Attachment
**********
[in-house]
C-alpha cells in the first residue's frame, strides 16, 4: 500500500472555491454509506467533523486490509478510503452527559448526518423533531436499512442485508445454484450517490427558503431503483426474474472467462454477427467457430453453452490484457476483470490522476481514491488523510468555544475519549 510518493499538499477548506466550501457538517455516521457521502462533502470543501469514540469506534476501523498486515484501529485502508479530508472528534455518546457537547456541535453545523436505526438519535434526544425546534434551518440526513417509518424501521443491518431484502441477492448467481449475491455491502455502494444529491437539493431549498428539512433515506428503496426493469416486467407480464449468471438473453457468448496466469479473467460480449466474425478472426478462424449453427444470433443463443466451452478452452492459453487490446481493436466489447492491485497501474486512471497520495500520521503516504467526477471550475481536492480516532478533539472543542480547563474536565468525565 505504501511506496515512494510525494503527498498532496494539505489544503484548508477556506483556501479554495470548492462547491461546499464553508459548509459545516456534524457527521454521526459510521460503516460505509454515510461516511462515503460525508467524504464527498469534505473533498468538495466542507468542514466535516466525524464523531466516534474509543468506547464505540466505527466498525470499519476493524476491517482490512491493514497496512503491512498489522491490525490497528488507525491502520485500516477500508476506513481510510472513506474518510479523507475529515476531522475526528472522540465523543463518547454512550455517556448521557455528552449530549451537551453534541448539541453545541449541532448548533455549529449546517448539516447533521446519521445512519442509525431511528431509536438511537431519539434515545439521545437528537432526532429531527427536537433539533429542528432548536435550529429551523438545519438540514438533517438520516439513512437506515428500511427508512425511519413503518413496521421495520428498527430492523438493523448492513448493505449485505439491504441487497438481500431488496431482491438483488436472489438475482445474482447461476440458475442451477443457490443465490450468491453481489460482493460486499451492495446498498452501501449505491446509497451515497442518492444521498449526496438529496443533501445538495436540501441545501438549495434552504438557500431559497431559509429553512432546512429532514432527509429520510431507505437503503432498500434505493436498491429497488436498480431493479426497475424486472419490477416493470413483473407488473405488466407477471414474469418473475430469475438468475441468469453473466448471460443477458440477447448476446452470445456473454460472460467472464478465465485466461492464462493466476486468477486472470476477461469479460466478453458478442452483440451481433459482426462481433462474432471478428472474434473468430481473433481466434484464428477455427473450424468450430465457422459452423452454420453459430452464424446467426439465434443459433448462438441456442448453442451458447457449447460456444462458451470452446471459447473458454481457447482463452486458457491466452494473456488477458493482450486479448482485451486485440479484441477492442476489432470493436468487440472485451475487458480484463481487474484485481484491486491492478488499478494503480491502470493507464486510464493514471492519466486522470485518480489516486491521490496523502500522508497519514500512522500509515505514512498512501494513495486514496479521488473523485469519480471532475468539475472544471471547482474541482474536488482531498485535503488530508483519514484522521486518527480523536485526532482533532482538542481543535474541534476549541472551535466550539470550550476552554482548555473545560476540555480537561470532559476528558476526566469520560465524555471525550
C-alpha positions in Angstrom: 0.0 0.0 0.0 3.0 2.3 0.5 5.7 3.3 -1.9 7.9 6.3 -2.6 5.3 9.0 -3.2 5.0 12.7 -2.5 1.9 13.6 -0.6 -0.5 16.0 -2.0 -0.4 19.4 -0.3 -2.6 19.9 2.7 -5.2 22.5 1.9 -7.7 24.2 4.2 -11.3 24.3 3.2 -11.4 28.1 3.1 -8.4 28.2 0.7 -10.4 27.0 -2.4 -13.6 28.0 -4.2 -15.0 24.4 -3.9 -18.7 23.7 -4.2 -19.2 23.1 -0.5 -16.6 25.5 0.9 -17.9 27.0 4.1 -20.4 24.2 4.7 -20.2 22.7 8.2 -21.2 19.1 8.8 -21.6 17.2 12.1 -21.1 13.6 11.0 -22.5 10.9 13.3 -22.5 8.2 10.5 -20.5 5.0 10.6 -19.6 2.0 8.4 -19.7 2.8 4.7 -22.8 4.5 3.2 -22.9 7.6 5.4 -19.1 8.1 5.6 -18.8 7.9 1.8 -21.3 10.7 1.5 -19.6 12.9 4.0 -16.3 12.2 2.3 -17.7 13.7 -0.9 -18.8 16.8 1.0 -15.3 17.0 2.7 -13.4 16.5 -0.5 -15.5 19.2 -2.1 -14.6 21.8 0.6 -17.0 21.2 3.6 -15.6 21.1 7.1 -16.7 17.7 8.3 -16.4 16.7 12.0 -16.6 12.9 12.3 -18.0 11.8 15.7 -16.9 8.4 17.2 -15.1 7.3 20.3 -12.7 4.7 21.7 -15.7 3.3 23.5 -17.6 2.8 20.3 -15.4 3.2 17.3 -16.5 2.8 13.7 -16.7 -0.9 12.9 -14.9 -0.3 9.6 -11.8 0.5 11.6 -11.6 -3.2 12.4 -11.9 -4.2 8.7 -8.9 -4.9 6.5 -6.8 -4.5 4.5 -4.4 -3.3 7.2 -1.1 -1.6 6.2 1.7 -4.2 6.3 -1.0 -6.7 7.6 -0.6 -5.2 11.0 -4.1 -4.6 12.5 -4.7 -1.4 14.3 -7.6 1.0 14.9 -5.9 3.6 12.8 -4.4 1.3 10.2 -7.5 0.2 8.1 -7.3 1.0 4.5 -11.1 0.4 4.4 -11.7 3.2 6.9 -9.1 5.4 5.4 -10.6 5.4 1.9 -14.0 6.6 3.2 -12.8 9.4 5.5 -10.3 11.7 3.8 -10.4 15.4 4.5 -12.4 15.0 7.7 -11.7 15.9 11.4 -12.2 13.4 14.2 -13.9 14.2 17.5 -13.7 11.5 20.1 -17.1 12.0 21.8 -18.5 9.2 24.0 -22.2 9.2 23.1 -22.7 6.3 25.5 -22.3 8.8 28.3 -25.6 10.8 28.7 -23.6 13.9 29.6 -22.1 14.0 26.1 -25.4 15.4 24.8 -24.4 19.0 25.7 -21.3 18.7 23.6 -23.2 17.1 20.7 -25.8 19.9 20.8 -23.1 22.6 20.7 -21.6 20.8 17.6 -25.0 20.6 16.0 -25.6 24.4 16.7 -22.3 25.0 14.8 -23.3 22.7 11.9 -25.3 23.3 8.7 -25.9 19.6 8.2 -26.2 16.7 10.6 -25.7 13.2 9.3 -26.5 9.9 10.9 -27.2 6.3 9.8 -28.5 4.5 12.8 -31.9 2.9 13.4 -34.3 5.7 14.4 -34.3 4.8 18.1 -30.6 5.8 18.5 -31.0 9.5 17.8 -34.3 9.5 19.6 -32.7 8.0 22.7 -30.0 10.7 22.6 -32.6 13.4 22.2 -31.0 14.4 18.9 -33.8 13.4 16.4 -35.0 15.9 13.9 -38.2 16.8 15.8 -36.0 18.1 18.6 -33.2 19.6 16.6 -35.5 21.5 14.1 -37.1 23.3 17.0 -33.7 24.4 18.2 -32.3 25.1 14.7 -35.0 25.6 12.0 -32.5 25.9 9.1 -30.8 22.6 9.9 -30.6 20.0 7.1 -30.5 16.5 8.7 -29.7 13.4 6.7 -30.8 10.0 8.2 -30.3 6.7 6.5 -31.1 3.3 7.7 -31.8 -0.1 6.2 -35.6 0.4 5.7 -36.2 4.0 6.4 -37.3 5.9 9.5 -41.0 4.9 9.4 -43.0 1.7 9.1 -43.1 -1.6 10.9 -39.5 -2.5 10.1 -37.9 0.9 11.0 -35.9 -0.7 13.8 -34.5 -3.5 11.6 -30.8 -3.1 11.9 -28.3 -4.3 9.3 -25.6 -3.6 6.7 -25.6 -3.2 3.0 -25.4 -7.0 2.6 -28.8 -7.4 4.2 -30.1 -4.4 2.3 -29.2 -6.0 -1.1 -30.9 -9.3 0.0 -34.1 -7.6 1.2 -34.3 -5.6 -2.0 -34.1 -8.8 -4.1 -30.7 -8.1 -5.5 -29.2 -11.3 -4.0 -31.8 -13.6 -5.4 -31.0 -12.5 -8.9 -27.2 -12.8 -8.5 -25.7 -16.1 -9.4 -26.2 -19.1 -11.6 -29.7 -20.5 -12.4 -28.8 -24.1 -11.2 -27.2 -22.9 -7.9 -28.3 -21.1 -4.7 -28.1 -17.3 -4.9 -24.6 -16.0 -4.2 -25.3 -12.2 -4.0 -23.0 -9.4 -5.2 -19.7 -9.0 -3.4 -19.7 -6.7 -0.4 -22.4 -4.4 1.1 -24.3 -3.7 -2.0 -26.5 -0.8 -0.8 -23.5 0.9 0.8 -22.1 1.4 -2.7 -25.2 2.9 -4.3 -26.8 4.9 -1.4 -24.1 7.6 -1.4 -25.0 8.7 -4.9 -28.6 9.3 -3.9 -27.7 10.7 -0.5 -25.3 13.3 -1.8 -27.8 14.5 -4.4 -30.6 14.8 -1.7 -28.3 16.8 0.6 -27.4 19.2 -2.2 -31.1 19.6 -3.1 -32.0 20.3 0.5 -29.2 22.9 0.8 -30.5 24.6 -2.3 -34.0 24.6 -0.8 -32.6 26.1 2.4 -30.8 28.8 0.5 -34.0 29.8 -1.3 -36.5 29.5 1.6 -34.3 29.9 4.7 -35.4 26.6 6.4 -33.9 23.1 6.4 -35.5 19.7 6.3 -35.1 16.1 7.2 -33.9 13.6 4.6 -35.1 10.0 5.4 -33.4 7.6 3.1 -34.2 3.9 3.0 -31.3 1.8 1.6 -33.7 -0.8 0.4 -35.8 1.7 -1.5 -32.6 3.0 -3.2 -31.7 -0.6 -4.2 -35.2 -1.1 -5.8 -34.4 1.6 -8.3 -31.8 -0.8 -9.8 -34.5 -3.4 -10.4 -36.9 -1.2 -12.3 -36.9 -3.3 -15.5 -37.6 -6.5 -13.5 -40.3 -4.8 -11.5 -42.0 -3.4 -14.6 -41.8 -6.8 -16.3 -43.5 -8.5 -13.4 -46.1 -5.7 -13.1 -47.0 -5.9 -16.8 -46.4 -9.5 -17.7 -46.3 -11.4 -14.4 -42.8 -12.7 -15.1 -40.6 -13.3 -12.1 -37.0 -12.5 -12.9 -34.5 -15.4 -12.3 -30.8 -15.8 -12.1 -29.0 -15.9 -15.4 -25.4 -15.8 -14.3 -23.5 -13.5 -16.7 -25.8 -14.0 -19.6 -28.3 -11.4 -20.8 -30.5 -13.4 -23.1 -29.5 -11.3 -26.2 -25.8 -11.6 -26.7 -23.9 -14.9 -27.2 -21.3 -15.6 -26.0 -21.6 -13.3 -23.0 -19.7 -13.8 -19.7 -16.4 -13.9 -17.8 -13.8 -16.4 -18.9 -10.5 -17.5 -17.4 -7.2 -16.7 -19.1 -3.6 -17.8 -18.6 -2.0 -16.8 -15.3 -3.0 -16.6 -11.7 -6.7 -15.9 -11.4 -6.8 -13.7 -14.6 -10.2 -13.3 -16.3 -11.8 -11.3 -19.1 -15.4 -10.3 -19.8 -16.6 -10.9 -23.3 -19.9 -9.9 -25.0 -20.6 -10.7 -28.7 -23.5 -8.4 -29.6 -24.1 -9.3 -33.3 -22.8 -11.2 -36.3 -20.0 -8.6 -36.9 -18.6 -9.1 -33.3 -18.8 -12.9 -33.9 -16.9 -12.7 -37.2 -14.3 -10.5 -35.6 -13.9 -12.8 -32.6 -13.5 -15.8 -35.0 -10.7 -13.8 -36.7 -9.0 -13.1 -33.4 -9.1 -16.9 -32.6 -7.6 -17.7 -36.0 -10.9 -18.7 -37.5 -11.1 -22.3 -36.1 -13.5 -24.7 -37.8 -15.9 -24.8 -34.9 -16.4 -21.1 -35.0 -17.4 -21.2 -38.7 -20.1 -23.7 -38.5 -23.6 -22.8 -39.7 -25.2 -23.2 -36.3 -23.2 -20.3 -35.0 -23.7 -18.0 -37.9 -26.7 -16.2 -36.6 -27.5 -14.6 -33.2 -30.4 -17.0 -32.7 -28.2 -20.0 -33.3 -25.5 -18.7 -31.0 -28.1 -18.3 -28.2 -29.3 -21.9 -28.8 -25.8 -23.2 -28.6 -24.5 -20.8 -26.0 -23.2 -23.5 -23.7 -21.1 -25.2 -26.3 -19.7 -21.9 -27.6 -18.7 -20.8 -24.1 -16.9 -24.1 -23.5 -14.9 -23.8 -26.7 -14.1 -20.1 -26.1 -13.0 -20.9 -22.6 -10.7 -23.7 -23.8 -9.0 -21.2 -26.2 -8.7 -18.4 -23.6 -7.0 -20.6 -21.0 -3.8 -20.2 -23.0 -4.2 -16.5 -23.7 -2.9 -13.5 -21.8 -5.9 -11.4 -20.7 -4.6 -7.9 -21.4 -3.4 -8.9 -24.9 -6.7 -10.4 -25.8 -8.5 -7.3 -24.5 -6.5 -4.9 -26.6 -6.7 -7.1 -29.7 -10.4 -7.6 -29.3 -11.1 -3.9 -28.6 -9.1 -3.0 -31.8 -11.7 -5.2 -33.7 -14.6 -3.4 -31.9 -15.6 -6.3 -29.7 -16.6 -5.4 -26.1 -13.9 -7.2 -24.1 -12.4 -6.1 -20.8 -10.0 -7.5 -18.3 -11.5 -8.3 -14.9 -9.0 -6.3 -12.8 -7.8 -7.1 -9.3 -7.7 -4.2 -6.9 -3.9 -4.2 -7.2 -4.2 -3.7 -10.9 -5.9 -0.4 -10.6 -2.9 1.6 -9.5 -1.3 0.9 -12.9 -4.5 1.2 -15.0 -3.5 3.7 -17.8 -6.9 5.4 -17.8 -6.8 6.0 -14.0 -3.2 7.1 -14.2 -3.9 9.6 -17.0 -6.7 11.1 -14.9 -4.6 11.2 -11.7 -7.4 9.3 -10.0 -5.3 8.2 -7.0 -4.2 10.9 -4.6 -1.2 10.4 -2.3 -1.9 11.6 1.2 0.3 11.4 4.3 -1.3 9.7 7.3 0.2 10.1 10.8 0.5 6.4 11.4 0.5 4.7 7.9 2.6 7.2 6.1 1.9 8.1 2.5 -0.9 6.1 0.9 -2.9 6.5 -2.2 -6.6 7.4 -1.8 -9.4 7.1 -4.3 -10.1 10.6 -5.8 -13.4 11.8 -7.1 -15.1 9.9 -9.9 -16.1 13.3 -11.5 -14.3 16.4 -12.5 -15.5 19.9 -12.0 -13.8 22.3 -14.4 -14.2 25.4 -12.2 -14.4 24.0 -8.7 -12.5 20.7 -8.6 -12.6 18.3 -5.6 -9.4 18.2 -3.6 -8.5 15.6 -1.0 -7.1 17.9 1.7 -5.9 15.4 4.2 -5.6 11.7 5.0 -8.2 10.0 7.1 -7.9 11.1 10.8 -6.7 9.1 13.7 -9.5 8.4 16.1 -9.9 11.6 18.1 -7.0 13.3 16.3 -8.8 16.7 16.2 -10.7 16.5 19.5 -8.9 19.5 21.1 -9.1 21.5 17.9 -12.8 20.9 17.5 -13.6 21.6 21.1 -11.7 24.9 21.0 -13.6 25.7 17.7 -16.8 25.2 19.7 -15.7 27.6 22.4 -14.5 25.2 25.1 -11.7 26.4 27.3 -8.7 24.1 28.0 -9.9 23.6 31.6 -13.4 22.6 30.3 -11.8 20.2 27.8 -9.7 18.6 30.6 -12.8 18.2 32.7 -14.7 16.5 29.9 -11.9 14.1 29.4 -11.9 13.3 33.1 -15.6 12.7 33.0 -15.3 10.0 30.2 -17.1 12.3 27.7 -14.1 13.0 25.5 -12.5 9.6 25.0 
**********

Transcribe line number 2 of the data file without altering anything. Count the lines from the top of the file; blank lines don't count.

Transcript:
C-alpha cells in the first residue's frame, strides 16, 4: 500500500472555491454509506467533523486490509478510503452527559448526518423533531436499512442485508445454484450517490427558503431503483426474474472467462454477427467457430453453452490484457476483470490522476481514491488523510468555544475519549 510518493499538499477548506466550501457538517455516521457521502462533502470543501469514540469506534476501523498486515484501529485502508479530508472528534455518546457537547456541535453545523436505526438519535434526544425546534434551518440526513417509518424501521443491518431484502441477492448467481449475491455491502455502494444529491437539493431549498428539512433515506428503496426493469416486467407480464449468471438473453457468448496466469479473467460480449466474425478472426478462424449453427444470433443463443466451452478452452492459453487490446481493436466489447492491485497501474486512471497520495500520521503516504467526477471550475481536492480516532478533539472543542480547563474536565468525565 505504501511506496515512494510525494503527498498532496494539505489544503484548508477556506483556501479554495470548492462547491461546499464553508459548509459545516456534524457527521454521526459510521460503516460505509454515510461516511462515503460525508467524504464527498469534505473533498468538495466542507468542514466535516466525524464523531466516534474509543468506547464505540466505527466498525470499519476493524476491517482490512491493514497496512503491512498489522491490525490497528488507525491502520485500516477500508476506513481510510472513506474518510479523507475529515476531522475526528472522540465523543463518547454512550455517556448521557455528552449530549451537551453534541448539541453545541449541532448548533455549529449546517448539516447533521446519521445512519442509525431511528431509536438511537431519539434515545439521545437528537432526532429531527427536537433539533429542528432548536435550529429551523438545519438540514438533517438520516439513512437506515428500511427508512425511519413503518413496521421495520428498527430492523438493523448492513448493505449485505439491504441487497438481500431488496431482491438483488436472489438475482445474482447461476440458475442451477443457490443465490450468491453481489460482493460486499451492495446498498452501501449505491446509497451515497442518492444521498449526496438529496443533501445538495436540501441545501438549495434552504438557500431559497431559509429553512432546512429532514432527509429520510431507505437503503432498500434505493436498491429497488436498480431493479426497475424486472419490477416493470413483473407488473405488466407477471414474469418473475430469475438468475441468469453473466448471460443477458440477447448476446452470445456473454460472460467472464478465465485466461492464462493466476486468477486472470476477461469479460466478453458478442452483440451481433459482426462481433462474432471478428472474434473468430481473433481466434484464428477455427473450424468450430465457422459452423452454420453459430452464424446467426439465434443459433448462438441456442448453442451458447457449447460456444462458451470452446471459447473458454481457447482463452486458457491466452494473456488477458493482450486479448482485451486485440479484441477492442476489432470493436468487440472485451475487458480484463481487474484485481484491486491492478488499478494503480491502470493507464486510464493514471492519466486522470485518480489516486491521490496523502500522508497519514500512522500509515505514512498512501494513495486514496479521488473523485469519480471532475468539475472544471471547482474541482474536488482531498485535503488530508483519514484522521486518527480523536485526532482533532482538542481543535474541534476549541472551535466550539470550550476552554482548555473545560476540555480537561470532559476528558476526566469520560465524555471525550